Tag Archives: Whale watching tours Tasmania

Orca attacks a baby Dolphin off Eaglehawk Neck

This Orca charges towards our boat as the Dolphin calf tries to get away from its predator.

Witnessing Killer Whales predate on a Bottlenose Dolphin calf

The passengers of two of our Scenic Tours had a once in a lifetime experience on Saturday when we witnessed a pod of Orcas hunt and kill a Bottlenose Dolphin calf. We’ve been collaborating with researchers from Killer Whales Australia since we started our boat tour business in 2014 and we have been waiting to capture a moment like this for years! It’s like watching a wildlife documentary unfold right in front of your eyes!

Orca herds the baby dolphin & pushes it out to sea

An Orca popped up beside our vessel, getting ready for the attack on the Dolphin calf.

It all started with a big splash that our skipper spotted on the first tour on Saturday morning. We’re in the middle of the Humpback Whale migration and everyone on board was keen to find some active whales. As we headed in the direction where the splash was spotted, we came across a pod of Bottlenose Dolphins. Usually, Bottlenose Dolphins are extremely playful creatures and tend to charge towards our boat to play in the wake. This time, they behaved differently. The Dolphins seemed to have split into several smaller groups heading in different directions. It was obvious that something was going on and within seconds we spotted the large black dorsal fin of an Orca.

This photo shows the Orca rounding up the tiny baby Dolphin (to the left of its dorsal fin).

We are still waiting for the researchers from Killer Whales Australia to confirm this, but it was likely a female Orca who separated a Dolphin calf from the pod, herded it and made it swim further out to sea. We watched the brutal attacks from the Orca, charging at the helpless little Dolphin calf, pushing it and grabbing it by its pectoral flipper.

The baby Dolphin tried hard to get away from its predator, even swam towards our boat several times to seek cover. It appeared that the Orca just wanted to let the dolphin calf wear itself out.

Orca charging at the Dolphin calf upside down.
The Killer Whales grabs the baby Dolphin by its pectoral flipper as it tries to escape.

Will we find the Killer Whales again on our 2nd trip?

It was hard to leave the scene, but we had already extended our trip by 50 minutes and we had the next group of people waiting at the pier, eager to get out on the water as well. So we headed back to the pier to swap groups. Everyone knew it was a very slim chance to find the Orcas again as about an hour would have passed by the time we got back out to the area where we expected the Orcas to be. We called some recreational fishermen on the way out, but no-one had seen the Killer Whales. As we approached the area where we would expect the Orcas, we slowed down to scan the surroundings and there was certainly a lot of luck involved when the huge dorsal fin of a male Orca appeared.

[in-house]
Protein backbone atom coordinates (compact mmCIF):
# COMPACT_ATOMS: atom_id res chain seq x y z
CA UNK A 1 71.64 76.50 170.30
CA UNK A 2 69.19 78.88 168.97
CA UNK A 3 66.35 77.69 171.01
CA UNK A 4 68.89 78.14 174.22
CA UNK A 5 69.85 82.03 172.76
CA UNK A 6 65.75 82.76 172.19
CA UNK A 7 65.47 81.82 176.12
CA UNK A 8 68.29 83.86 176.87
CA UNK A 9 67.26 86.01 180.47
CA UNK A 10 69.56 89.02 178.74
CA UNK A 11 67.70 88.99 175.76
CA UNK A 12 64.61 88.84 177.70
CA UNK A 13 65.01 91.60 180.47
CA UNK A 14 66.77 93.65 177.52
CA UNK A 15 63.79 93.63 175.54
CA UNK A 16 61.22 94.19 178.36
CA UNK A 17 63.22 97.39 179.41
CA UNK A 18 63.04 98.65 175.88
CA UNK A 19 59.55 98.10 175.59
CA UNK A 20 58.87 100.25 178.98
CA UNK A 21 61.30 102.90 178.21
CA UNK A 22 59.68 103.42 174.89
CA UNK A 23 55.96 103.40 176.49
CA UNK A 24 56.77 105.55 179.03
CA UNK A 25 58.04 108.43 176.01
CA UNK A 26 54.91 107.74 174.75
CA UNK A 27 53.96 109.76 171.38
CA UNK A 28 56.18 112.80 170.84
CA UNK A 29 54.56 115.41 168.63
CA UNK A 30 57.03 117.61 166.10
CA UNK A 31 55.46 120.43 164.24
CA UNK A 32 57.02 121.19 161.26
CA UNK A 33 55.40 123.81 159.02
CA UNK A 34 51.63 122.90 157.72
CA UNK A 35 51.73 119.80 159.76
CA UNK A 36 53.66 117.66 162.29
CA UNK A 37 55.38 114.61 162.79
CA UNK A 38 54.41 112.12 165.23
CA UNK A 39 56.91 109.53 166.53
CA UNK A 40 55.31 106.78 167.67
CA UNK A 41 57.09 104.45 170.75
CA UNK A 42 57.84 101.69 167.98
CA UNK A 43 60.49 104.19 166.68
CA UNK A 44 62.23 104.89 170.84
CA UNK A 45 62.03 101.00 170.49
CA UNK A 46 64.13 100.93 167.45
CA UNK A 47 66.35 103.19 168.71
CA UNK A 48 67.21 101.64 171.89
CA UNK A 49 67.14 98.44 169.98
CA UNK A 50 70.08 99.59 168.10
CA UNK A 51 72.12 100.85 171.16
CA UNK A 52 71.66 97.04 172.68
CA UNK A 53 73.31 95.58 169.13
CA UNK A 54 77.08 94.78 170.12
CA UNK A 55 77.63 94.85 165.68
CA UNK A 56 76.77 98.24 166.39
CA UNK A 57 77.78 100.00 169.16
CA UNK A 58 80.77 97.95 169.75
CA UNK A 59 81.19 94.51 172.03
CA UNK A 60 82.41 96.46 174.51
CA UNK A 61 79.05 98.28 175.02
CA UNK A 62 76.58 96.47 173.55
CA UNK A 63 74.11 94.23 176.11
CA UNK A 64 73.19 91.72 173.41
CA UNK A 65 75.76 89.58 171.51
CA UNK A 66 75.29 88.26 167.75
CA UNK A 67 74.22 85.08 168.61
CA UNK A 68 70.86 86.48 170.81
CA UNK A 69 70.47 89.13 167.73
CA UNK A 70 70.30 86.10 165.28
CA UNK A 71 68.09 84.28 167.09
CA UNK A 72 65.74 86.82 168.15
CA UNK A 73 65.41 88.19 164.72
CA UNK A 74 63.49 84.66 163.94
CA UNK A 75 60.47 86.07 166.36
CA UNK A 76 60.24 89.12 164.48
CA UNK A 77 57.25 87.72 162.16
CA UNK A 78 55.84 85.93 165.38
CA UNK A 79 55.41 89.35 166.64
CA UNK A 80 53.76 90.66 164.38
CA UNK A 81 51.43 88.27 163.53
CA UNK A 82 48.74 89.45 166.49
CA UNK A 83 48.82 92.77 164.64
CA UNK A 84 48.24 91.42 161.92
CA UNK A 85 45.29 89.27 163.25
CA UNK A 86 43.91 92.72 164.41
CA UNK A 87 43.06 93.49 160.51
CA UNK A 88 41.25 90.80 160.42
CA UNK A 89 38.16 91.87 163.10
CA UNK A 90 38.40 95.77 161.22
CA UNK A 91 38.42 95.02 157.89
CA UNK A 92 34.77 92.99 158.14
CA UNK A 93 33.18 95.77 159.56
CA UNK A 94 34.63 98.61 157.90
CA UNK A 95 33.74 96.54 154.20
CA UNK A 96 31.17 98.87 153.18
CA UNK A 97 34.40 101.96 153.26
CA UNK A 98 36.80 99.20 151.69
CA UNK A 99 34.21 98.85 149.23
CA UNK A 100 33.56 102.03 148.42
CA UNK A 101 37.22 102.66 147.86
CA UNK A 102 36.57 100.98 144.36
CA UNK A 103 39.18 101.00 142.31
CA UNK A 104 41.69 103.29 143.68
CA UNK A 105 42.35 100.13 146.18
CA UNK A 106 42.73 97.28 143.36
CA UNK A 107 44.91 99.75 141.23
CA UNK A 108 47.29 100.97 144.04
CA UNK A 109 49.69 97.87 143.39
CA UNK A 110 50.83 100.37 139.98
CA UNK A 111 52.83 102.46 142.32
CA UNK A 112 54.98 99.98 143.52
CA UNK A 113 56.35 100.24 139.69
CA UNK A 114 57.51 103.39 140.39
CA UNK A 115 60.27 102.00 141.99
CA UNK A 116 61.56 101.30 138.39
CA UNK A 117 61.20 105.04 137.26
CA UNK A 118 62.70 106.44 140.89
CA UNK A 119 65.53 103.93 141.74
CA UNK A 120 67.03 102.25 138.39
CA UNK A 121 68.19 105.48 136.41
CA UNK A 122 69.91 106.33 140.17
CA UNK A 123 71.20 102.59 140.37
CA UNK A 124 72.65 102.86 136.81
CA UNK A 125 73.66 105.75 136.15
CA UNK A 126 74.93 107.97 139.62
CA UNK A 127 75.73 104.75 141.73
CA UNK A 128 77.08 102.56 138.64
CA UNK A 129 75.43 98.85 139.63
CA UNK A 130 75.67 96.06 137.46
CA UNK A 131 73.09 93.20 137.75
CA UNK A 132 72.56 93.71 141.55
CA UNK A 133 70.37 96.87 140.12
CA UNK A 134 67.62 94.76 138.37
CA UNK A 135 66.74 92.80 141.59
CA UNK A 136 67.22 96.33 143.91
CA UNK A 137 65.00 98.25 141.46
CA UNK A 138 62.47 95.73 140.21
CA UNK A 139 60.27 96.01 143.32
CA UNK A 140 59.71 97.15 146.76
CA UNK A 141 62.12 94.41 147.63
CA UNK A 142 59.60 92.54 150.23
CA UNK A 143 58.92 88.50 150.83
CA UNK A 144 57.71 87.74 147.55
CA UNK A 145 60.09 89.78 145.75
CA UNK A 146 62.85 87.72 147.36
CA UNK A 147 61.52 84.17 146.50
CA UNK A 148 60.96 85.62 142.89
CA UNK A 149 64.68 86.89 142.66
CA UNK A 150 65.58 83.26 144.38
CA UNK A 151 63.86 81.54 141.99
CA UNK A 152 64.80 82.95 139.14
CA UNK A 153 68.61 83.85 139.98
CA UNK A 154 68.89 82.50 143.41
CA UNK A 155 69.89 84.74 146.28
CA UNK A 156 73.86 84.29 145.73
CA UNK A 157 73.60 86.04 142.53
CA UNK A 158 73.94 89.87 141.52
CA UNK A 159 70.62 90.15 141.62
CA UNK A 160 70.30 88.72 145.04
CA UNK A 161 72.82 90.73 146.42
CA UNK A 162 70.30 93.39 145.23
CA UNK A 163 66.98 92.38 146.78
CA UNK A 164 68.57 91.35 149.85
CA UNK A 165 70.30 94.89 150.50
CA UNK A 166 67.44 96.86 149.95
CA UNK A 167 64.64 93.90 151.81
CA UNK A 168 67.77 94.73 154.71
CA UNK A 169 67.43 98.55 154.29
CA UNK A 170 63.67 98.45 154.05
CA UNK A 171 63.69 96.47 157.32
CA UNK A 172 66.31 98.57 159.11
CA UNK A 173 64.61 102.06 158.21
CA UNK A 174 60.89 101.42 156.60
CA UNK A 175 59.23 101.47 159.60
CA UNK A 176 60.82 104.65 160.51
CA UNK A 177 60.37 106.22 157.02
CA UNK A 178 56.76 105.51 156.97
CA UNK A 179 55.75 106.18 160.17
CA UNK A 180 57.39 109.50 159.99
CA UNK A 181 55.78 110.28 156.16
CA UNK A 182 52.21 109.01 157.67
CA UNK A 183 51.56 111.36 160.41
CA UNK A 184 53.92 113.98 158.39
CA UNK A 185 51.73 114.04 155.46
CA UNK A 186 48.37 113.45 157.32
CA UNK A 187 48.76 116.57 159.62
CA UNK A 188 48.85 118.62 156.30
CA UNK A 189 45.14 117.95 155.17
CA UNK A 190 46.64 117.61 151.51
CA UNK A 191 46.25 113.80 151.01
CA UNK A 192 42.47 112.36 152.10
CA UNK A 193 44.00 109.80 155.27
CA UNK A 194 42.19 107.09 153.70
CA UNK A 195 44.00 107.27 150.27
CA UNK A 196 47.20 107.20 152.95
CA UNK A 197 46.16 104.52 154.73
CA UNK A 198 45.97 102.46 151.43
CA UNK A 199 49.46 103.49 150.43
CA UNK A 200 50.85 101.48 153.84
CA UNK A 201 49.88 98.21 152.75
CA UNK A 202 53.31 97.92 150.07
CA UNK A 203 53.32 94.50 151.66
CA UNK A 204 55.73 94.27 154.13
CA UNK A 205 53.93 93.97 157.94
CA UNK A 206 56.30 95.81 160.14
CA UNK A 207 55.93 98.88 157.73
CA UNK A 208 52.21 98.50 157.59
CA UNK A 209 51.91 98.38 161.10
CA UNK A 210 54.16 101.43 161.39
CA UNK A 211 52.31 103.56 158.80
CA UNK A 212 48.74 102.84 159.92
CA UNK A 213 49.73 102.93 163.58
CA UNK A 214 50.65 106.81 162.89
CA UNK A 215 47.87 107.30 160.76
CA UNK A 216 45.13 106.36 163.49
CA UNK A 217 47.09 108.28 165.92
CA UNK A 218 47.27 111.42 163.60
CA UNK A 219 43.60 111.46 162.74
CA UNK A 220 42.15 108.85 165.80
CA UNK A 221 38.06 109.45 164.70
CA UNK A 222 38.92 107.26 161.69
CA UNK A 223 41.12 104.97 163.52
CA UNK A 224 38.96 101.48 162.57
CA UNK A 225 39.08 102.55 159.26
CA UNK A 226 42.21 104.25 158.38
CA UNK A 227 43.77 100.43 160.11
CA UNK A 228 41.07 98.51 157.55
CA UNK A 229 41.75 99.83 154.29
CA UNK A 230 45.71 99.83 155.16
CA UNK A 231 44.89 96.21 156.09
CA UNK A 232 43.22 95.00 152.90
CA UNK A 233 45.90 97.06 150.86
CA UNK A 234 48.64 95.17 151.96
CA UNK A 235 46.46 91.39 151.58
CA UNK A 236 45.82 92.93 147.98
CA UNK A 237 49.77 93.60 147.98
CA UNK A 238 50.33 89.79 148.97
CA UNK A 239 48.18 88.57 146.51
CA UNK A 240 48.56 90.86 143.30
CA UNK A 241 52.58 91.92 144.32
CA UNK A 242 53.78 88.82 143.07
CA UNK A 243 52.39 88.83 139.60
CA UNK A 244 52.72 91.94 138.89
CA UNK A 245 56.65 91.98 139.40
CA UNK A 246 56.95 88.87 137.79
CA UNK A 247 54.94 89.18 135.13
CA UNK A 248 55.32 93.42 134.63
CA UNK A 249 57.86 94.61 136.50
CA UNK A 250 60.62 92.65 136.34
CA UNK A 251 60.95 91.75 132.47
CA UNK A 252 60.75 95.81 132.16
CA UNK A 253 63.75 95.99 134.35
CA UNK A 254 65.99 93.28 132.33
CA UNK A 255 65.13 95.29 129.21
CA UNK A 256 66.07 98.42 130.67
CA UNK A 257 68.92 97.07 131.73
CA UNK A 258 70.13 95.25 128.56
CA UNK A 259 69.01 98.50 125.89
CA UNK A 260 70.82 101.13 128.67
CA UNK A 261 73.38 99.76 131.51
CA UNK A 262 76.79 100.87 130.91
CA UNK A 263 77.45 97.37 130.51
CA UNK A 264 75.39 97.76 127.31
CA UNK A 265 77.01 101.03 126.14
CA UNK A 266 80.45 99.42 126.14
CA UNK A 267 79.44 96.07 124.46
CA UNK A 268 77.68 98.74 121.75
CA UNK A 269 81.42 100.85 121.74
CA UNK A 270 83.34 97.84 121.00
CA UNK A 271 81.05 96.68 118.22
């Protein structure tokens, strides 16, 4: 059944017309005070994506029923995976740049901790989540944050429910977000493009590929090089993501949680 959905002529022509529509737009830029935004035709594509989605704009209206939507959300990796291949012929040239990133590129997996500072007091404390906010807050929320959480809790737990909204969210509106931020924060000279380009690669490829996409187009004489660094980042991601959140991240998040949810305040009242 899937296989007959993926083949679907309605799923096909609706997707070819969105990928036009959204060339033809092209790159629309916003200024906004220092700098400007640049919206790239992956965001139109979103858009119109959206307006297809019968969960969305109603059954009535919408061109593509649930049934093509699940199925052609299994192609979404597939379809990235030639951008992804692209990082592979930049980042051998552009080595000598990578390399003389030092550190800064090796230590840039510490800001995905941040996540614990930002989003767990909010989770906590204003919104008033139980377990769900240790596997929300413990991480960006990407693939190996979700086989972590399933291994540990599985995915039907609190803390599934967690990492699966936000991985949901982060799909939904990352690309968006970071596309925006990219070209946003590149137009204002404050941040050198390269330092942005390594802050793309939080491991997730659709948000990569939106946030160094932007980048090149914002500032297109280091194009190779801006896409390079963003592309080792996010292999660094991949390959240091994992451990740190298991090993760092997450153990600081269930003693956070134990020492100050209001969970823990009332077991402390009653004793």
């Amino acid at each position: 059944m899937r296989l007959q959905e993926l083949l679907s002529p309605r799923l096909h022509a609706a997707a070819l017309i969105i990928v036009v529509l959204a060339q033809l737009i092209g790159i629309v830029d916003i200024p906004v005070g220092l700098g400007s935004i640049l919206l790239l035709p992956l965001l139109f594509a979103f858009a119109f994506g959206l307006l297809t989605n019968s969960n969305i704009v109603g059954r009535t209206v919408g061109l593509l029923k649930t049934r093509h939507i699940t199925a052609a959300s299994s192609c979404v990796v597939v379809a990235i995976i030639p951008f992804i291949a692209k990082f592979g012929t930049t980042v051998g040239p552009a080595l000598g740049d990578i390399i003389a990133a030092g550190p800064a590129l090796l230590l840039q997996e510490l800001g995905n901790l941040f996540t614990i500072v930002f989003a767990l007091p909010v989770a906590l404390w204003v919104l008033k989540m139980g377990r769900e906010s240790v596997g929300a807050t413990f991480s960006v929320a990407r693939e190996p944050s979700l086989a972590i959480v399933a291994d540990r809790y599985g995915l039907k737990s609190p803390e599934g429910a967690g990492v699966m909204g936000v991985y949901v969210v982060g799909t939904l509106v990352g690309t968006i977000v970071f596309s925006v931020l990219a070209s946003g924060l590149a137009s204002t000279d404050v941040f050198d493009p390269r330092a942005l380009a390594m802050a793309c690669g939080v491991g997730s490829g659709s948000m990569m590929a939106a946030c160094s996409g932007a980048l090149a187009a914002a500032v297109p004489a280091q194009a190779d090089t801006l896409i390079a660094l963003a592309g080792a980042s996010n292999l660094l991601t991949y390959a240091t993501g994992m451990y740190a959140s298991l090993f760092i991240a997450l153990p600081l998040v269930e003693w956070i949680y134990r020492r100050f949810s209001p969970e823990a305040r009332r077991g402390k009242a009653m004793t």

Two Killer Whales side by side.

Not long after, we saw the baby Dolphin floating on the surface. One of the Orcas grabbed it again and it was super sad to watch the little dolphin die. At the same time it was a very humbling experience for everyone on board to be there at the right time when those incredible apex predators made a successful kill. The Orcas then popped up again with open flesh in their mouths which proves that the dolphin was killed to feed on and not just for play. This is valuable data for the researchers. Over the last few years we have been supporting a PHD candidate who is looking into the diet of Killer Whales in South East Australian waters. You can check out this blog post to find out more about the research that has been done off the Tasman Peninsula.

Tasmanian Whale Season started early this year!

Whale season already in full swing

A Humpback whale slapping its tail at the start of the Tasmanian whale migration season mid September.

Our first tour for the 2021/22 season was scheduled for the 18th September, as this is usually the time when the first whales are slowly starting to arrive in Tassie waters. This year however, they seemed to be on the move much earlier. We received reports of Whale sightings all through September and people were keen to get out and go on a search. Of course we couldn’t say no and we were able to put our vessel back in the water earlier than planned.

We are already seeing Humpback Whales on most of our trips. It looks very promising that this year is going to be another epic season, similar to last year. We’re keeping our fingers crossed that the whales choose to gather again in high numbers to feed along the coastline of the Tasman Peninsula, like they did in October and November 2020.

First flukes for the Tasmanian Fluke Project

This is one of the first Whale flukes we uploaded to the ‘Happywhale’ database this season to track the Whales movements.

A fair few of the first Humpback Whales we’ve sighted have been quite active and showed their beautiful flukes. The flukes are like our fingerprints individual to every Humpback Whale. We take photos of the Whales flukes and together with Dr. Maddie Brasier from the Institute for Marine and Antarctic Studies (IMAS) we upload them to an online database called ‘Happywhale’. The online program helps us log the sightings and track the whales movements. Since we put our boat back in the water last week, we’ve already re-sighted one of the Whales that we saw in November 2020. Hopefully there are many more re-sights (or matches as we call them) to come!

You can read more about the Tasmanian Fluke Project on this blog post. We’d love as many people as possible to become involved as citizen scientists. 🙂